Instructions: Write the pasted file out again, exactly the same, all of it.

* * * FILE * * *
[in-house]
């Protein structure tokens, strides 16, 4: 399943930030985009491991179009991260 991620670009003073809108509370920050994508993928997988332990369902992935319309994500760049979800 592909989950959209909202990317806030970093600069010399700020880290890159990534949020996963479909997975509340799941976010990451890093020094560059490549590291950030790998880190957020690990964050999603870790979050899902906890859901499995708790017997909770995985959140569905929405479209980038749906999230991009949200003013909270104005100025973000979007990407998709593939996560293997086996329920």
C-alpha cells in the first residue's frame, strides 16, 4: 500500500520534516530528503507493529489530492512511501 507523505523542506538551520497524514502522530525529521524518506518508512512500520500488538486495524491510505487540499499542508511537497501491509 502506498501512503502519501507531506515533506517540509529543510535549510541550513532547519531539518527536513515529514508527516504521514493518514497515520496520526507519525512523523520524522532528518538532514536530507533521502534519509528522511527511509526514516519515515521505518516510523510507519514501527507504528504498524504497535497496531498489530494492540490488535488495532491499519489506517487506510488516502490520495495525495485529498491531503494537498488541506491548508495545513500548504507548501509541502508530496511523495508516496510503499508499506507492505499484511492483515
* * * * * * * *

[in-house]
């Protein structure tokens, strides 16, 4: 399943930030985009491991179009991260 991620670009003073809108509370920050994508993928997988332990369902992935319309994500760049979800 592909989950959209909202990317806030970093600069010399700020880290890159990534949020996963479909997975509340799941976010990451890093020094560059490549590291950030790998880190957020690990964050999603870790979050899902906890859901499995708790017997909770995985959140569905929405479209980038749906999230991009949200003013909270104005100025973000979007990407998709593939996560293997086996329920």
C-alpha cells in the first residue's frame, strides 16, 4: 500500500520534516530528503507493529489530492512511501 507523505523542506538551520497524514502522530525529521524518506518508512512500520500488538486495524491510505487540499499542508511537497501491509 502506498501512503502519501507531506515533506517540509529543510535549510541550513532547519531539518527536513515529514508527516504521514493518514497515520496520526507519525512523523520524522532528518538532514536530507533521502534519509528522511527511509526514516519515515521505518516510523510507519514501527507504528504498524504497535497496531498489530494492540490488535488495532491499519489506517487506510488516502490520495495525495485529498491531503494537498488541506491548508495545513500548504507548501509541502508530496511523495508516496510503499508499506507492505499484511492483515